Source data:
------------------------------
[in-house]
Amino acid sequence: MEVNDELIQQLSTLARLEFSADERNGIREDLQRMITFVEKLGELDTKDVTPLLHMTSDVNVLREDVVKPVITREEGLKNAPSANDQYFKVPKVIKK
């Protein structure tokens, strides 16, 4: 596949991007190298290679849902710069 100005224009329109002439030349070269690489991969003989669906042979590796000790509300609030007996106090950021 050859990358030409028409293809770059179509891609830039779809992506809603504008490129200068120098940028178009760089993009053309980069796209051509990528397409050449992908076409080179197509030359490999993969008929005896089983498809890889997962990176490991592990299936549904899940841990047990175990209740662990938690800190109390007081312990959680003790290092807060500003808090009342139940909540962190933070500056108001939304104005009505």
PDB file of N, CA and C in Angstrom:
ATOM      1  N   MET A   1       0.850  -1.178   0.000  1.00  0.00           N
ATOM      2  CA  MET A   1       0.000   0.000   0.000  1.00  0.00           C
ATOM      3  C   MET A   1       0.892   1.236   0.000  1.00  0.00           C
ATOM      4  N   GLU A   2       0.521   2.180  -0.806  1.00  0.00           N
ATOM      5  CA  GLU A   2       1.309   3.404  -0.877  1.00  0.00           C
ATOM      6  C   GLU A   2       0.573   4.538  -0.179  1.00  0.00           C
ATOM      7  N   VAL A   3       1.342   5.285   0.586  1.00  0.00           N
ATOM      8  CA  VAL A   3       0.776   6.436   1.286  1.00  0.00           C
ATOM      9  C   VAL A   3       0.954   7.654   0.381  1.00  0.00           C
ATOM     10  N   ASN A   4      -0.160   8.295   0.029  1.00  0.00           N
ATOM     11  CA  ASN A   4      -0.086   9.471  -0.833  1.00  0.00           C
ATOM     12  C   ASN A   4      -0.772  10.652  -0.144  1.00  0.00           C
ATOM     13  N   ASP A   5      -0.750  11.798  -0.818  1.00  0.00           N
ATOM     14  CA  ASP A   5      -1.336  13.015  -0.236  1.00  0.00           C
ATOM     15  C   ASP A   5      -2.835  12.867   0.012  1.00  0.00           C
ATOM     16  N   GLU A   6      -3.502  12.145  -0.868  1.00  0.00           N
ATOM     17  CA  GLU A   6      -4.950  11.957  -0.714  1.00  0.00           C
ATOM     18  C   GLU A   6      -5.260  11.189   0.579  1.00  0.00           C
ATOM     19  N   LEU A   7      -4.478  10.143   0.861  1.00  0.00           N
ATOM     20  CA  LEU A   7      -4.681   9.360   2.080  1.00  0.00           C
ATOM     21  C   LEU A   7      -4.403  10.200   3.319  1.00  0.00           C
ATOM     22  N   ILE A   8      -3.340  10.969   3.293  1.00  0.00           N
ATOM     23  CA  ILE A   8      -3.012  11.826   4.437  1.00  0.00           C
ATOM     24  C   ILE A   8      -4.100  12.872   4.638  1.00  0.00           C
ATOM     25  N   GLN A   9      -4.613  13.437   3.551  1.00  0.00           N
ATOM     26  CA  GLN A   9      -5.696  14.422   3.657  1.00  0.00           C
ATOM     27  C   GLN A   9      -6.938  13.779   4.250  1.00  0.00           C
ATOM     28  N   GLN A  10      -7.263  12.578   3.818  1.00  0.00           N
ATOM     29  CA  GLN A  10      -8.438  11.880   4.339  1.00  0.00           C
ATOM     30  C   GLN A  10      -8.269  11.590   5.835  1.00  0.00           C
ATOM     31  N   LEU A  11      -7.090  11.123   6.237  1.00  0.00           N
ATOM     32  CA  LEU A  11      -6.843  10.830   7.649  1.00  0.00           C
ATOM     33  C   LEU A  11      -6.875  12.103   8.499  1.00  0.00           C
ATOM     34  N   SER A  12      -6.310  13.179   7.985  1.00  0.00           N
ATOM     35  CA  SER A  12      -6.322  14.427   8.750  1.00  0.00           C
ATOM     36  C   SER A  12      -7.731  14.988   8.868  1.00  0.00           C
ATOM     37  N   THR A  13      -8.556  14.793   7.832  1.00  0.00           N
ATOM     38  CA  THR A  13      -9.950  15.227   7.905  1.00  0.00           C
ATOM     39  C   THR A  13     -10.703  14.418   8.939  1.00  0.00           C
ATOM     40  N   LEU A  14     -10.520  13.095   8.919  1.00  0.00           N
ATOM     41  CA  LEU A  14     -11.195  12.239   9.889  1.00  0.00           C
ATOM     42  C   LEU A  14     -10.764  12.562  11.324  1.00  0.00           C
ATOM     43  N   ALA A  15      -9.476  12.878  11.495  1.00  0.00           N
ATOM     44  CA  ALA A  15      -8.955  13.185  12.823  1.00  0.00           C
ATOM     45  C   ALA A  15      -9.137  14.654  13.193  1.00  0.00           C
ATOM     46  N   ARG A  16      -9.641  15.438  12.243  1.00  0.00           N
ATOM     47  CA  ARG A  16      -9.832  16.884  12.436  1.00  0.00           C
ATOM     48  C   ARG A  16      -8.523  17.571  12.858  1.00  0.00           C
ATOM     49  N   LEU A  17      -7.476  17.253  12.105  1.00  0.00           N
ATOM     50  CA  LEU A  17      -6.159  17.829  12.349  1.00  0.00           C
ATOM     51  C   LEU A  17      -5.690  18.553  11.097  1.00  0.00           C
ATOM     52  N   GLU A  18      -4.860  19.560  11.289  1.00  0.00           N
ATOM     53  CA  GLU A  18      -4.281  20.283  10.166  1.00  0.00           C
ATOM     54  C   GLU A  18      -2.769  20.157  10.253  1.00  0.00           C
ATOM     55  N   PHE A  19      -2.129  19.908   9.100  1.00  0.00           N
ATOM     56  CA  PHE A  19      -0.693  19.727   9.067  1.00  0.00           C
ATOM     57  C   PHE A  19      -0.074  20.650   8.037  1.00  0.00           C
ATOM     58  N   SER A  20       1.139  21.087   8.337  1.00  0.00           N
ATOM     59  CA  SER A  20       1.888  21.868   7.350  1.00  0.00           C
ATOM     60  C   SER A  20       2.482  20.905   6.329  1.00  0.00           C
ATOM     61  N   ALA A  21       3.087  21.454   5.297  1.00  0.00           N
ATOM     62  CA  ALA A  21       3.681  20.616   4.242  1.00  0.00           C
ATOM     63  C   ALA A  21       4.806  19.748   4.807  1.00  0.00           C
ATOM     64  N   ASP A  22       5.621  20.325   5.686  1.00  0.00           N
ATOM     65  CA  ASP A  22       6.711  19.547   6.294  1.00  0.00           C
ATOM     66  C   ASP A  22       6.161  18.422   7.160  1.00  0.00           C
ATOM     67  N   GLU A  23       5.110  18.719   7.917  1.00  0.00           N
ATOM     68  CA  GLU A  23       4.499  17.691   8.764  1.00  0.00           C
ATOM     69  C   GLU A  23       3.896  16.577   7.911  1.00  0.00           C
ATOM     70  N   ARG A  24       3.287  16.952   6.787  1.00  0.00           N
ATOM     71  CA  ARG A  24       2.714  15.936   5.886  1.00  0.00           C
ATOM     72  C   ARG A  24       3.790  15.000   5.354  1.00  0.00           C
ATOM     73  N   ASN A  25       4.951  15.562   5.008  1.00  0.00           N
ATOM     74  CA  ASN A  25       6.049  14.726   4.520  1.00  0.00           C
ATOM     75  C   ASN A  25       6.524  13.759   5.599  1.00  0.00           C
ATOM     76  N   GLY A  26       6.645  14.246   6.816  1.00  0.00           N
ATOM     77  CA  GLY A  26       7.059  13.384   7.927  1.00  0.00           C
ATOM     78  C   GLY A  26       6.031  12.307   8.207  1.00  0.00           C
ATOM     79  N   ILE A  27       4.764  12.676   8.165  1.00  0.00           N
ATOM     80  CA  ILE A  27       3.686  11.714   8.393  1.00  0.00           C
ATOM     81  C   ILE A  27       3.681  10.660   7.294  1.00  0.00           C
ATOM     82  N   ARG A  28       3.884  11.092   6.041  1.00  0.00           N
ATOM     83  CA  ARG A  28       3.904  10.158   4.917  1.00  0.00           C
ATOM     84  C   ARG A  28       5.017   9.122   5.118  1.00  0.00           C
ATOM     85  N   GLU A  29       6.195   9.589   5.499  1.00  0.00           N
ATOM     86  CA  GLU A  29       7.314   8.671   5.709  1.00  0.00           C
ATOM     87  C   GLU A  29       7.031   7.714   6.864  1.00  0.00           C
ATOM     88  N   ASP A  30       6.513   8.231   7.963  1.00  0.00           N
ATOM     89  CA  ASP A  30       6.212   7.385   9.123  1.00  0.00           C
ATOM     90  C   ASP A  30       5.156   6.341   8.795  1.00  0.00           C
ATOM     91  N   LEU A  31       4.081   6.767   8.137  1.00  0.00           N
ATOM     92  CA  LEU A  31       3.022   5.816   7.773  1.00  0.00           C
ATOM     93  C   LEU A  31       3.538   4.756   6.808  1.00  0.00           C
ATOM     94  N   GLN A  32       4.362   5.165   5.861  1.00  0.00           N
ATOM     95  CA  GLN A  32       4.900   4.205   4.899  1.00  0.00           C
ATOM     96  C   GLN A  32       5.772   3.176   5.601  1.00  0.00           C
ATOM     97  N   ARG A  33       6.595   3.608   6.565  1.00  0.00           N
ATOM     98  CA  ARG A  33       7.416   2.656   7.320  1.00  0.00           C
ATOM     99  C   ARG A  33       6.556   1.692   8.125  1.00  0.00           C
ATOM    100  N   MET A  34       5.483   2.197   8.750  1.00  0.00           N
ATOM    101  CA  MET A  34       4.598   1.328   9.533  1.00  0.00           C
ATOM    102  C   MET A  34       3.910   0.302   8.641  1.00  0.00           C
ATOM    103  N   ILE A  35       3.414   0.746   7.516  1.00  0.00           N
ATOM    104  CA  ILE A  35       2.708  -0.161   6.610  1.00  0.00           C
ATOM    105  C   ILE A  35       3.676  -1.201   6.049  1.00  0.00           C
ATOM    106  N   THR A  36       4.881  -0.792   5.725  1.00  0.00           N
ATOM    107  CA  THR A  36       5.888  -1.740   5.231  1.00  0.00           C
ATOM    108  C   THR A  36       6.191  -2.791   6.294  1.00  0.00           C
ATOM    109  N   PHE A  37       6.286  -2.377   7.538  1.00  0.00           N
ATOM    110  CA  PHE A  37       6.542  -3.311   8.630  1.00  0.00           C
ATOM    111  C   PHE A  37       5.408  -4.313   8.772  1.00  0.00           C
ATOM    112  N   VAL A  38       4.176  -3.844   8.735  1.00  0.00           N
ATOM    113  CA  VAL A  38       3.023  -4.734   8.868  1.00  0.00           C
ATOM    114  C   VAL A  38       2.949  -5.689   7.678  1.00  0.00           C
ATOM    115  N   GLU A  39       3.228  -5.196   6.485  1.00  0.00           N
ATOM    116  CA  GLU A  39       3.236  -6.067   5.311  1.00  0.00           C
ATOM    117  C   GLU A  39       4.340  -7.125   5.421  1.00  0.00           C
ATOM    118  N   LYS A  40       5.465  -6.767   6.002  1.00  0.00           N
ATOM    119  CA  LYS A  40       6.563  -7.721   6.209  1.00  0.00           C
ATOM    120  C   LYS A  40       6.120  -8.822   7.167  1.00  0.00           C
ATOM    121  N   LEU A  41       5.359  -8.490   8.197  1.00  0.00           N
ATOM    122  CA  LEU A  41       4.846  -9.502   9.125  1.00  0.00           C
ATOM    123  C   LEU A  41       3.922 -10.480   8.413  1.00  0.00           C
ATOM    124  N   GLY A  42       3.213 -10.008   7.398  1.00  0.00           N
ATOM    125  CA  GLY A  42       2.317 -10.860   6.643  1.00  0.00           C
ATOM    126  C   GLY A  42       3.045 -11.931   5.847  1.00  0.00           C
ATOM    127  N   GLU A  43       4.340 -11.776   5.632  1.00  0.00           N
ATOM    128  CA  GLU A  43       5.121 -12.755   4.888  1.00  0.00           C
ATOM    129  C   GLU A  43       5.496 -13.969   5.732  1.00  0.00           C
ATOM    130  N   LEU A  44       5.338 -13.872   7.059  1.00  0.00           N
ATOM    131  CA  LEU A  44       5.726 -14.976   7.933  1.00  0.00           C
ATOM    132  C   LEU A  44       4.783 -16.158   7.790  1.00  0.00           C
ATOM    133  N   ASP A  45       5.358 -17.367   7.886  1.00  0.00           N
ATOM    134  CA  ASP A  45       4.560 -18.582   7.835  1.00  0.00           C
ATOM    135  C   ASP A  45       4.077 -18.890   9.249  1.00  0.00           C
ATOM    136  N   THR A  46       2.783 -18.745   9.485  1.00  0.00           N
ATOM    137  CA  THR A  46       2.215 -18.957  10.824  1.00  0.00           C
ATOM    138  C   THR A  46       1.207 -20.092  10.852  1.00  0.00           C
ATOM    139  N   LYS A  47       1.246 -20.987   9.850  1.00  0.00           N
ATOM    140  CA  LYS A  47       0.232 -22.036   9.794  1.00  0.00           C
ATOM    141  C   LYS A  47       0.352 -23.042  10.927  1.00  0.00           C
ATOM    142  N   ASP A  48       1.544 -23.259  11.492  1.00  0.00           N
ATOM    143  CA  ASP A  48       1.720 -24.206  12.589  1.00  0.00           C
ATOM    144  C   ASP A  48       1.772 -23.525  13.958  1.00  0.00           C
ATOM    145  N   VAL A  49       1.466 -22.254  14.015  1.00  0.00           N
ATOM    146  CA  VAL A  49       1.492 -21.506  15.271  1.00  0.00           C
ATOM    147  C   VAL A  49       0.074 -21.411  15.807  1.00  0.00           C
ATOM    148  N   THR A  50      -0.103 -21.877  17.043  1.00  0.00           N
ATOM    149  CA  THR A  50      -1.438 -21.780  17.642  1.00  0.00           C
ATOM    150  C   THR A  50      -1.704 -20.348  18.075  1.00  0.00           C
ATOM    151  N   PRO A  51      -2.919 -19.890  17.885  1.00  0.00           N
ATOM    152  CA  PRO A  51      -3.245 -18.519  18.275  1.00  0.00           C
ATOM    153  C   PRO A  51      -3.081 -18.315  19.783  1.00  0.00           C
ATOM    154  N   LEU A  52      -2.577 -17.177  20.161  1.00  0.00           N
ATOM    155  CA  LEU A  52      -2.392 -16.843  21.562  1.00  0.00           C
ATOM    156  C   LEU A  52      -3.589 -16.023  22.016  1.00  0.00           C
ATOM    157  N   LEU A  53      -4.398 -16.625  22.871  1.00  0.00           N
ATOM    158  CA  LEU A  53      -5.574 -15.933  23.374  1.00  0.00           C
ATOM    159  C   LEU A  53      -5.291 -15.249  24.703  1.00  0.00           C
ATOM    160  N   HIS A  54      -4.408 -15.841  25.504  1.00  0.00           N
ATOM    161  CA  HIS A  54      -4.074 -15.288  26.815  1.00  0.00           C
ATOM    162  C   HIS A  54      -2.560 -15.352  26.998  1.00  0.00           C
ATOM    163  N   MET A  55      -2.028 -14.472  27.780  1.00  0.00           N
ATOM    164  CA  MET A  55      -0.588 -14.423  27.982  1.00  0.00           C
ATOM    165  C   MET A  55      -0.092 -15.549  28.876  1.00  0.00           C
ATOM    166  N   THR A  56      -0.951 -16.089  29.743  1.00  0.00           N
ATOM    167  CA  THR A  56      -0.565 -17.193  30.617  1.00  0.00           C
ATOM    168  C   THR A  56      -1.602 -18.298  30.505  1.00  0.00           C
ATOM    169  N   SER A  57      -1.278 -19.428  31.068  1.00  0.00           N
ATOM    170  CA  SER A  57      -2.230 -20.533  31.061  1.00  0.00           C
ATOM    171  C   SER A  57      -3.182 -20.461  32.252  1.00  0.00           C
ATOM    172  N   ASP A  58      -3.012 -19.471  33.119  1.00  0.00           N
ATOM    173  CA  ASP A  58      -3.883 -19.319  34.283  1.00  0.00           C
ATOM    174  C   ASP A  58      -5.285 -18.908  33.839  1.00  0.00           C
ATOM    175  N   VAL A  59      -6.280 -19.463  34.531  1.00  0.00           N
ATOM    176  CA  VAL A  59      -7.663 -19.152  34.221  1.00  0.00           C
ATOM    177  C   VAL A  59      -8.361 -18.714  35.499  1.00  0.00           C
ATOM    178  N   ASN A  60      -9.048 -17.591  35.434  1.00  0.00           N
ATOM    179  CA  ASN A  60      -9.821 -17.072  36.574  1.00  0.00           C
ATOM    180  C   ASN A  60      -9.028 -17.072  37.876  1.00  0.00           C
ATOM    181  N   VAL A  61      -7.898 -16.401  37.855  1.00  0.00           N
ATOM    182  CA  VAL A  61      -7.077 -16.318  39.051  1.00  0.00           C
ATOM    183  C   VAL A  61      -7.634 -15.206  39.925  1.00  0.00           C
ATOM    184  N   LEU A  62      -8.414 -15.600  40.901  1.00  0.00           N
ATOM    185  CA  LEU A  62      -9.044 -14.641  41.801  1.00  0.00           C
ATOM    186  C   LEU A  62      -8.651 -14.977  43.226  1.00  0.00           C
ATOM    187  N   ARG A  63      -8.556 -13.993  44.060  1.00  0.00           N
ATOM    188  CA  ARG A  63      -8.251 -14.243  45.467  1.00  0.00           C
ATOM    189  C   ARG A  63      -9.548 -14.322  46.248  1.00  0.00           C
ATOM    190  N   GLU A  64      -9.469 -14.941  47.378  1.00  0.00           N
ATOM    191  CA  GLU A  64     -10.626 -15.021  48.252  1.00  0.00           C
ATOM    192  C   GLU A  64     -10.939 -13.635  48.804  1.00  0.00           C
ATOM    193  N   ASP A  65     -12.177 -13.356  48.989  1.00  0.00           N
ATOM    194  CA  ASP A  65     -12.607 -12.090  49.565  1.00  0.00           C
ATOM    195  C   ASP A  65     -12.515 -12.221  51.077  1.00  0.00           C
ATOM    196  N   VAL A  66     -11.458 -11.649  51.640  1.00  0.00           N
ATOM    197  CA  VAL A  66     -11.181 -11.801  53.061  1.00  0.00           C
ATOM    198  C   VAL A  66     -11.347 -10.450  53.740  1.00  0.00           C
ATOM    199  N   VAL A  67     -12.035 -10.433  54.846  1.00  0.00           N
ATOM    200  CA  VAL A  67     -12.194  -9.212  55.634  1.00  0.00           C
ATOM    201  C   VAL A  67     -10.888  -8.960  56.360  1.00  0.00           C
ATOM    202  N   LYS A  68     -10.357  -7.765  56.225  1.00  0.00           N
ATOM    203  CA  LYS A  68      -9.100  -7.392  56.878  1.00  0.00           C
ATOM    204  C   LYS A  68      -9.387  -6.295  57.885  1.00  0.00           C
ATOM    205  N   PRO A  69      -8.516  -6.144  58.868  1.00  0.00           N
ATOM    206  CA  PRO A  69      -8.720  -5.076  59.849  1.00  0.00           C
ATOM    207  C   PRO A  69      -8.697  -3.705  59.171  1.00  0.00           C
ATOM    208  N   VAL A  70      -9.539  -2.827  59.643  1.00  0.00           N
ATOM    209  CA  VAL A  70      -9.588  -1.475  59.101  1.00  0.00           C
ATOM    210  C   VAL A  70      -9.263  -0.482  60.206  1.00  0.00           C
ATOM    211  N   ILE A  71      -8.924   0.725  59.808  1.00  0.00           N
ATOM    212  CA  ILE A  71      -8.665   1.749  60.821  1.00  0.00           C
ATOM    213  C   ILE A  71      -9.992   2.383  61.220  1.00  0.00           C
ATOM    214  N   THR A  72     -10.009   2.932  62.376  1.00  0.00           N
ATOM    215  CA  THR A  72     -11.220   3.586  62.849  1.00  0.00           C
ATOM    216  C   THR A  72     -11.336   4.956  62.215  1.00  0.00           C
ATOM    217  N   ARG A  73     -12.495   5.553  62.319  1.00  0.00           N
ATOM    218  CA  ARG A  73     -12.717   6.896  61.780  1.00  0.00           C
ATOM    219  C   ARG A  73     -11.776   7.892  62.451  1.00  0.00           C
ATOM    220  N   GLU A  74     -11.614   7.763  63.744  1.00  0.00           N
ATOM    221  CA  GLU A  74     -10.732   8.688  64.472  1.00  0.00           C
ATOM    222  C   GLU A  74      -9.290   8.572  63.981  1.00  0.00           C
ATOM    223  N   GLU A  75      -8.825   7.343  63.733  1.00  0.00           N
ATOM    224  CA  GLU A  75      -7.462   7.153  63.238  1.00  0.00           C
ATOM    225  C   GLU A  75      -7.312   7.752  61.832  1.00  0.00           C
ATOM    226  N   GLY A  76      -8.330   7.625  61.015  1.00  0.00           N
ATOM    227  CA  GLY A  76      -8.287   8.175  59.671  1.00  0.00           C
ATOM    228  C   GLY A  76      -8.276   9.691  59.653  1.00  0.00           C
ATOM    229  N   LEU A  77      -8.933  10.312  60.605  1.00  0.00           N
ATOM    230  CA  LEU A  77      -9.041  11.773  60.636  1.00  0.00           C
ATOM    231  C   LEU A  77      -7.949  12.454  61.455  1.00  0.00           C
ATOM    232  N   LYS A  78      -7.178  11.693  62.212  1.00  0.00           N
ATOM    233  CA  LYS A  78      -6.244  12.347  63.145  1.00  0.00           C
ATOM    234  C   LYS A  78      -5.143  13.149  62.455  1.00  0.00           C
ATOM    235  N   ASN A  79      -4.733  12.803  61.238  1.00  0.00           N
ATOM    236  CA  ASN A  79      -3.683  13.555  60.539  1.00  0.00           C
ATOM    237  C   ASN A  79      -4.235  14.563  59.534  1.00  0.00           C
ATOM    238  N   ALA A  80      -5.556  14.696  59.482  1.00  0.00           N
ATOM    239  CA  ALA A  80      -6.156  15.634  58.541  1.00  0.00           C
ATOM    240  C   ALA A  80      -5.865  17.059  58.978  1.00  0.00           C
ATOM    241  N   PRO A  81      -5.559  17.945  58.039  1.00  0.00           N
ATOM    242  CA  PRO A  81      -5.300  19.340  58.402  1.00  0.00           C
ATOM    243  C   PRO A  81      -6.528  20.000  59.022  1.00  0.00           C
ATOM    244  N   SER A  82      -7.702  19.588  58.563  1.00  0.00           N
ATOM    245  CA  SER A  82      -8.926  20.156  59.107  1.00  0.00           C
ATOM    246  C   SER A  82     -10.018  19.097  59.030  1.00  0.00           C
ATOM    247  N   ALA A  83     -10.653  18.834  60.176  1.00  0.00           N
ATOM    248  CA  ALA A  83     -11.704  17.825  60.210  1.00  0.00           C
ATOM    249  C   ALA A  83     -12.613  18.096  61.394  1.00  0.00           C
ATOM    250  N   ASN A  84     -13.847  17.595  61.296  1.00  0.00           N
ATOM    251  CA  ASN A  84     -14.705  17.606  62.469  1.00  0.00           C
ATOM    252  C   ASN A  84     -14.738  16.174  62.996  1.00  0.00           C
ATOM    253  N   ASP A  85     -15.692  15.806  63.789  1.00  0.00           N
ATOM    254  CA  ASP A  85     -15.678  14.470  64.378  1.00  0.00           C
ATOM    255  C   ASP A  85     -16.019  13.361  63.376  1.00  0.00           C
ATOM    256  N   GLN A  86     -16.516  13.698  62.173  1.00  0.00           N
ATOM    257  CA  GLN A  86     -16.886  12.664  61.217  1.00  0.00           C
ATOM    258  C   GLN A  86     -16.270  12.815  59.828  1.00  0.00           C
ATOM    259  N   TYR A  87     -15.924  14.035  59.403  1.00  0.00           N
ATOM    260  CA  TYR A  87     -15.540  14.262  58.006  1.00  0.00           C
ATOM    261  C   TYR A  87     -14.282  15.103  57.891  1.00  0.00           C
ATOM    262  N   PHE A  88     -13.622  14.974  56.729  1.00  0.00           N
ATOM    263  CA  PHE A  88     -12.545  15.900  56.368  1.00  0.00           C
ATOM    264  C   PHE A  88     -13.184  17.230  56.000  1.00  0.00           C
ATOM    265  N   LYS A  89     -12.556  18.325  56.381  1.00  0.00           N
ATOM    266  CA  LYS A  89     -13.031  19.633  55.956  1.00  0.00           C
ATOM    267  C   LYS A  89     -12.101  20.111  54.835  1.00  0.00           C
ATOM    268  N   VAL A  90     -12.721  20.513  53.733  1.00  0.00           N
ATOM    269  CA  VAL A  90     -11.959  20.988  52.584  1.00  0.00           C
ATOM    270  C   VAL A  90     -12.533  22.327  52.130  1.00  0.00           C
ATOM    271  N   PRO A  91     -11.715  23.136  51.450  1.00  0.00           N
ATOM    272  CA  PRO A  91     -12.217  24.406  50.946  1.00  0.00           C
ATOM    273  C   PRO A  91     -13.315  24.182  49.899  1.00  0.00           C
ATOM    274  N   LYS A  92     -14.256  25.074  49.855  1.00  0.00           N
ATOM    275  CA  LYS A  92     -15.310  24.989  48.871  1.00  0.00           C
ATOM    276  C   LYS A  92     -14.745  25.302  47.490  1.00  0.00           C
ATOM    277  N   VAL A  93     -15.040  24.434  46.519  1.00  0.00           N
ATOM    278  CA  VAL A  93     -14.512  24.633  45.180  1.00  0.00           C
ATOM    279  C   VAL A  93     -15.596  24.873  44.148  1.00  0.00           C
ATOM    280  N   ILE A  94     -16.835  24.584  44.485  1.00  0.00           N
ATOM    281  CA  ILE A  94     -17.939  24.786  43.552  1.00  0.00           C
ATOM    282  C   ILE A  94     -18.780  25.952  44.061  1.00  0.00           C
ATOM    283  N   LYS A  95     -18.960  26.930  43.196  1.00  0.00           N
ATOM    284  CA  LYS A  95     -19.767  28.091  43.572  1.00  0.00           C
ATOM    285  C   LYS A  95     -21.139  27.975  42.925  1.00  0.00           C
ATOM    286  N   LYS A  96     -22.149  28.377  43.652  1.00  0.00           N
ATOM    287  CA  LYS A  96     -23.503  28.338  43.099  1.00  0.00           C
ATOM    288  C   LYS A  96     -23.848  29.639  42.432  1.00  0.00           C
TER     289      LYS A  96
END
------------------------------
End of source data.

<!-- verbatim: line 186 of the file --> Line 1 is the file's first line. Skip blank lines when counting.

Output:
ATOM    182  CA  VAL A  61      -7.077 -16.318  39.051  1.00  0.00           C